To explore the river network (model information), open the "River Network Tools" dialog and click "Network Tools". Then click to active the Select or Length profile tool.
This tool lets you select any node or edge (or group) in the river network by clicking on them on the map. An example use is shown in the screenshot below. Once selected, the node or edge is highligted on the map and a dialog with further options appears in the bottom right corner. Depending on the selection, different options are available:
Edge: If the selected item is an edge, the dialog shows the Manning number for that edge, as well as a button that allows you to view (and edit) the cross section representing the geometry of the river along the edge. The cross section is displayed in a separate profile window similar to the regular profile window. If the cross section is measured (rather than sampled), the extent of the measured part of cross section is marked with orange nodes. The cross section outside the orange nodes has been sampled from the terrain model. The bottom of the river, as used for water height computations, is marked with a green node.
Node: When a node is selected, the dialog shows the upstream area of the node.
The screenshot below shows an example of the usage of the select tool and the cross section profile window.
The length profile tool allows you to sample a stretch of the river from upstream to downstream. When the tool is activated, click on two points on the river such that the second point is downstream of the first point. After clicking on the second point, the length profile window will show up. The length profile shows the elevation of the bottom of the river from the first point to second. You can also enable any elevation model in the layer selection menu and see how the river network differs from the terrain model. The terrain model is usually above (at higher elevation than) the river network since the bottom of the river is usually not represented in the terrain model. The length profile view can also be used to study computations.
The screenshot below demonstrates the use of the length profile tool.
Pipes, underpasses and similar structures are represented in groups. In a group the water can take two (or more) different paths downstream, depending on the particular event. For instance, a bridge with a piped underpass will allow water to pass through the pipe, but in extreme events the pipe may not be able to handle the flow in the river and the excess flow will take a path above the bridge instead, flooding it. Grouped sections of the river network are marked in pink, see the screenshot below.
Screenshot showing the river network crossing a bridge with a road in the center of the image, the group is marked with a pink line. When selected (using the Select tool), a graphical representation of the group is shown in the top left corner.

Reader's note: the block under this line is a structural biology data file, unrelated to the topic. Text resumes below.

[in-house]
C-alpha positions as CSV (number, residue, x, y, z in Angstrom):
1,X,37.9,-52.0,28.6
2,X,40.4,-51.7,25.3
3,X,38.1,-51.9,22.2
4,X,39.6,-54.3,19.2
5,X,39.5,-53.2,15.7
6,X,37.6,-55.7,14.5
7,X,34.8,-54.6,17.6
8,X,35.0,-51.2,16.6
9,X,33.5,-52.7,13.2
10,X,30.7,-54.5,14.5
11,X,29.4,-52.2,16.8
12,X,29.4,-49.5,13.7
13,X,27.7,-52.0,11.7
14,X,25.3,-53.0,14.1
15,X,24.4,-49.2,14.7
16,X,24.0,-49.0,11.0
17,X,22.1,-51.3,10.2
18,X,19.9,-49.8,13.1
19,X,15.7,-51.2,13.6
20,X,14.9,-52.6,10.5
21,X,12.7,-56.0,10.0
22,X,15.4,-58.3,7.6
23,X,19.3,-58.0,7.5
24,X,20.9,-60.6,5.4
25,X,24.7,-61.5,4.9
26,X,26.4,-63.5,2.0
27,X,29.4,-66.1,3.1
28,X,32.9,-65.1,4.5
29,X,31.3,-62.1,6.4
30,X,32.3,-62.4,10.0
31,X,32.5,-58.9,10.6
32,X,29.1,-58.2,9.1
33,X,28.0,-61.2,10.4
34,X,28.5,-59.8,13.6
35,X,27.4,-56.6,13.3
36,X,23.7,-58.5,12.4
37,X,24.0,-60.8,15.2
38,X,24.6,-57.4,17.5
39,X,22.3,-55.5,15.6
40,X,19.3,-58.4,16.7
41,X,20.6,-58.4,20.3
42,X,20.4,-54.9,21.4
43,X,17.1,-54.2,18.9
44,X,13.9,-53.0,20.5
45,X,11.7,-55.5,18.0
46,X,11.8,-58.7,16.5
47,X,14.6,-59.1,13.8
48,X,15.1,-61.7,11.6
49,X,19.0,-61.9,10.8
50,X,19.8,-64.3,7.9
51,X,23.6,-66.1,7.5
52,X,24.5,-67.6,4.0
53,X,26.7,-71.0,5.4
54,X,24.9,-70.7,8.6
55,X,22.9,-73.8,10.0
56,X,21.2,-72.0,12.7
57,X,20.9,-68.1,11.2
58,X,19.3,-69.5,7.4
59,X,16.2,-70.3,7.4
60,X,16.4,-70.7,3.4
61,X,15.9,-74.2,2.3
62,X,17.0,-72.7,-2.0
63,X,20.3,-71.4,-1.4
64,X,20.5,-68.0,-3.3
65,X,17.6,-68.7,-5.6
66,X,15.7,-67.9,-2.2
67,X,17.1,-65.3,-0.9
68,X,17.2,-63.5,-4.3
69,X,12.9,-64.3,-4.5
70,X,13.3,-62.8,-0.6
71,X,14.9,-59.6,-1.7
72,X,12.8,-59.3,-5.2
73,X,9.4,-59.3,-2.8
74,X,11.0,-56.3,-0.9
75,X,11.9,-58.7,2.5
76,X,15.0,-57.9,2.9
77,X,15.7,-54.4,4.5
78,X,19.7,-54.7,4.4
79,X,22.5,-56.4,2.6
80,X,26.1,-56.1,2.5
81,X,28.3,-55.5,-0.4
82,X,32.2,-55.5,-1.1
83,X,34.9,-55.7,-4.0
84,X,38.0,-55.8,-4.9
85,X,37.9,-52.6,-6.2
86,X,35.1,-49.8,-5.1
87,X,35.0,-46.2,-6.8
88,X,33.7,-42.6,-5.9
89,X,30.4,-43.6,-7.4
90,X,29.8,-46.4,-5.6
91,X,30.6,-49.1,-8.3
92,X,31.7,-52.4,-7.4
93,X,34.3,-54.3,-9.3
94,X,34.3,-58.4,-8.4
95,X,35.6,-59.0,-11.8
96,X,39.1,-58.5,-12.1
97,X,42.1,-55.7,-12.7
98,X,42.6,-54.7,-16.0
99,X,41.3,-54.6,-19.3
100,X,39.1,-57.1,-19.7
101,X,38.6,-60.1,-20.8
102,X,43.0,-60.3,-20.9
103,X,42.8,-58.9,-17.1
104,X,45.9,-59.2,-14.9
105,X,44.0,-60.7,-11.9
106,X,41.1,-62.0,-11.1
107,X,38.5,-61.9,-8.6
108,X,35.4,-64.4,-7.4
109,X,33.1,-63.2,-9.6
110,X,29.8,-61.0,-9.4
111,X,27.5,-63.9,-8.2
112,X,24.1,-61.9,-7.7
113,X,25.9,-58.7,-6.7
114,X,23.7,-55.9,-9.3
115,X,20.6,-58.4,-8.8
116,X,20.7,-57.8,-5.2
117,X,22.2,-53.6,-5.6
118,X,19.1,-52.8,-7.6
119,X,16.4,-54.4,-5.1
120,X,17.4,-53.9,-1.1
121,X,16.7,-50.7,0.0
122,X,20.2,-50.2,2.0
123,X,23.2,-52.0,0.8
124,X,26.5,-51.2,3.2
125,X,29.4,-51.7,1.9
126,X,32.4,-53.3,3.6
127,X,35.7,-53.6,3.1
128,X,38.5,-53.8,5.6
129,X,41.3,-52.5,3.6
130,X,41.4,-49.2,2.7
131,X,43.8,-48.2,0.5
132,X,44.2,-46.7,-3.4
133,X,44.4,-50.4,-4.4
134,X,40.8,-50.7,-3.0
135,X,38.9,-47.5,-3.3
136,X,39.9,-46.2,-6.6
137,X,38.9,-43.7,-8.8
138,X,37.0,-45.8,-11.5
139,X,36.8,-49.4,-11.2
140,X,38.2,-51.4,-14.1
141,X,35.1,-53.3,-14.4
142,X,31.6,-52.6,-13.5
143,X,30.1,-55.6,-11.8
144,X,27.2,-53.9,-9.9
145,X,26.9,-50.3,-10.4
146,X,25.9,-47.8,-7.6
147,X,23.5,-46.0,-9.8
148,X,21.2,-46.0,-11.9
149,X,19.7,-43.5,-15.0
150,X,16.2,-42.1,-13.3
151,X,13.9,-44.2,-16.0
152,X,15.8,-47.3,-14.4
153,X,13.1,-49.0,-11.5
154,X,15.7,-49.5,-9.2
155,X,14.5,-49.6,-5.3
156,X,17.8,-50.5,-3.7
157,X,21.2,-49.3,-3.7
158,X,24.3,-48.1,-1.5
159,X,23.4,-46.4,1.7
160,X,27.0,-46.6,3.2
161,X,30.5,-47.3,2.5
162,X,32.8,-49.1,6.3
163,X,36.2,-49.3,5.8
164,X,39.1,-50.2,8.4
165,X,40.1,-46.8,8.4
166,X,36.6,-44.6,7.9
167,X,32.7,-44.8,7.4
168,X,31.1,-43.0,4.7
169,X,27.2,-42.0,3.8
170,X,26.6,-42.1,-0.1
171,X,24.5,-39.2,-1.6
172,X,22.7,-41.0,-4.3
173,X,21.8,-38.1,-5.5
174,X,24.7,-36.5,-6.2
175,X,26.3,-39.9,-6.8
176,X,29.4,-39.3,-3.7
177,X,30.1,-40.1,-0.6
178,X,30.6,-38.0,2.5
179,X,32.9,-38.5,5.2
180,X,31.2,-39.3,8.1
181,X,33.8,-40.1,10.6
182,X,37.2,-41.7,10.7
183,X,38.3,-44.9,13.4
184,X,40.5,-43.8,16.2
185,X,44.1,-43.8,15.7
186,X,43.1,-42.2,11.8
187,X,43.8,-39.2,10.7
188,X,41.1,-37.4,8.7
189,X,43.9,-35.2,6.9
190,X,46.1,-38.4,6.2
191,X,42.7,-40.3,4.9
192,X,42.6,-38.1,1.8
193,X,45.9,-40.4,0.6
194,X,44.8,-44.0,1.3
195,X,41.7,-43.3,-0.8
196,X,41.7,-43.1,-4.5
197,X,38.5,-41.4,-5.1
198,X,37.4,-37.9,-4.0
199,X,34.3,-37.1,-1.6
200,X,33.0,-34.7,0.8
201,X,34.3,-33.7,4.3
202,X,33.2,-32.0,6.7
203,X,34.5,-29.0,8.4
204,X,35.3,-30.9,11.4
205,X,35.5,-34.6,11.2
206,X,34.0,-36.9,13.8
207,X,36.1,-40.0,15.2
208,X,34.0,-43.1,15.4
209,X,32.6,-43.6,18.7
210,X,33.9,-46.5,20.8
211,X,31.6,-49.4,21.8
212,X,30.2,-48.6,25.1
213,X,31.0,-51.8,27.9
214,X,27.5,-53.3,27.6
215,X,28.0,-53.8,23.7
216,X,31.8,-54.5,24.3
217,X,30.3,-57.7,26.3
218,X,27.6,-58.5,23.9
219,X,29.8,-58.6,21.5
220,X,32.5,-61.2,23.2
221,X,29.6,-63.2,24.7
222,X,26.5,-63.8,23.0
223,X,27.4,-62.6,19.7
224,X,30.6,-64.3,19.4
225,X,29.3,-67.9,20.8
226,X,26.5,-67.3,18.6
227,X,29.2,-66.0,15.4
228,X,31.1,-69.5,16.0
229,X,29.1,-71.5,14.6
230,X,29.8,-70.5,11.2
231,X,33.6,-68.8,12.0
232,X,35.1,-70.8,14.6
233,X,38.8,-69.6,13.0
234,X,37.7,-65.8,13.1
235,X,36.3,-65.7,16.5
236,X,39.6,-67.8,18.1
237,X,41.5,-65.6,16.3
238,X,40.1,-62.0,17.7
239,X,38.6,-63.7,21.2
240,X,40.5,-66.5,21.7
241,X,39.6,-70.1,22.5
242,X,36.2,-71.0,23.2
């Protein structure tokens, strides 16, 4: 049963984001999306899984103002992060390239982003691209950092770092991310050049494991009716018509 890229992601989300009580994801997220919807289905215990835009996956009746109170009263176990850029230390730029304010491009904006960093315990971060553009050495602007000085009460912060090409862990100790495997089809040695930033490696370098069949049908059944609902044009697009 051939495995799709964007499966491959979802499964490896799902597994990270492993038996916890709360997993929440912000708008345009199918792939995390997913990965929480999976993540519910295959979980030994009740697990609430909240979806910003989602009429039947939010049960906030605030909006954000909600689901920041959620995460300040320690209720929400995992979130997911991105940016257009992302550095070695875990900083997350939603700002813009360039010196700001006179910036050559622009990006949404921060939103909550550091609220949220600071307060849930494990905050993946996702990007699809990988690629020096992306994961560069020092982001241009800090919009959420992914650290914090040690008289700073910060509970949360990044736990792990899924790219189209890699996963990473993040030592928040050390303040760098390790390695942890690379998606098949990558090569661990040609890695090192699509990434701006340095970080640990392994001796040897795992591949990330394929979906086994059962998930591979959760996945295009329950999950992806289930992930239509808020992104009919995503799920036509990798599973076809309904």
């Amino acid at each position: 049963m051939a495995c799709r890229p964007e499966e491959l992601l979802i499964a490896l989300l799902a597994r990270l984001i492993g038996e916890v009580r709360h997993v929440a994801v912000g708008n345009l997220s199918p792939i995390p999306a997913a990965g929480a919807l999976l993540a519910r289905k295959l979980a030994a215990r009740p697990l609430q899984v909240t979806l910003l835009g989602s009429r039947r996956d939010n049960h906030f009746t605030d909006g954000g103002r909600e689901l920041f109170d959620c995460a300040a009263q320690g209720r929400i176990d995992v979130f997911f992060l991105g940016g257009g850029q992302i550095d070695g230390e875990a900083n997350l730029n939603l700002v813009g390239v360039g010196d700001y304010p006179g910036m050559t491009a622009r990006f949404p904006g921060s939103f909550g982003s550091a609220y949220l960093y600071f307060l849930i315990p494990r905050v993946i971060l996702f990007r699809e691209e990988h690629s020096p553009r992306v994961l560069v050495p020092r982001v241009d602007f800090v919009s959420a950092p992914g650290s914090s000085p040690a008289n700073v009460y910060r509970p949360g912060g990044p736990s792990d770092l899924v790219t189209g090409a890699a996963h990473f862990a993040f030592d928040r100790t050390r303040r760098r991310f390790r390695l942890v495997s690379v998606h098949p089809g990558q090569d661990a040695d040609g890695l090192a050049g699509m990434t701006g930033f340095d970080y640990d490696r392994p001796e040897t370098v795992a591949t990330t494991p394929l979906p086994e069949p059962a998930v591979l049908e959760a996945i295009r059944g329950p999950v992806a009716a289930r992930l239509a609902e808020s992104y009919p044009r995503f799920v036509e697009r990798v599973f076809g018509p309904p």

When groups are selected using the select tool, a window showing the structure of the group is shown. The group itself is also marked in the map. Typically this involves one closed cross section (e.g. a pipe or a measured underpass) and an open cross section representing the terrain above the closed cross section. By selecting the edges in the river network group view, you can investigate the nodes and cross sections contained in the group in the same way as with nodes and edges on the map.
The binding reports layer is available in the river network box along with the river network layer itself. The binding report layer highlights issues with the river network data that were found during the initial import and during the fusion of the terrain model with the river network data.
A key property of river networks in SCALGO Live is the fusion of the terrain model with the external river network data. This allows for automatic extraction of upstream area sizes and flow rates, for extending cross sections onto the terrain model, as well as for computing realistic flooding extends at high water levels by "pushing" water from the river out on the terrain. In order to effectively fuse the river network data with the terrain model, the terrain model and the river cross section data should agree on the location of the river. For the terrain model, this means it needs to be of sufficient quality such that the real-world location of rivers can be accurately extracted from flow accumulation computations.
If some cross sections are too far from a river as found from the terrain model, those cross sections are ignored and their locations are marked with a light-blue icon with a white cross. For these and other types of issues, the query tool can be used to get more information by clicking on the corresponding symbol on the map. Most issues are benign, but some issues (especially those marked with crosses) could indicate more serious local issues.
Screenshot showing the binding reports for a section of the river where the external river network data is out of date with the more recent terrain model. The river has undergone stream channelization which was later reversed. The external data is from before this reversal and shows a straight channel (the blue markers) whereas the river, according to the terrain model, has a meandering path. By clicking the binding report using the query tool we see that the cross section in the external data was unable to be matched ("snapped") to the terrain model and it has been ignored.
In the next section of the documentation we describe how to create and manage computations.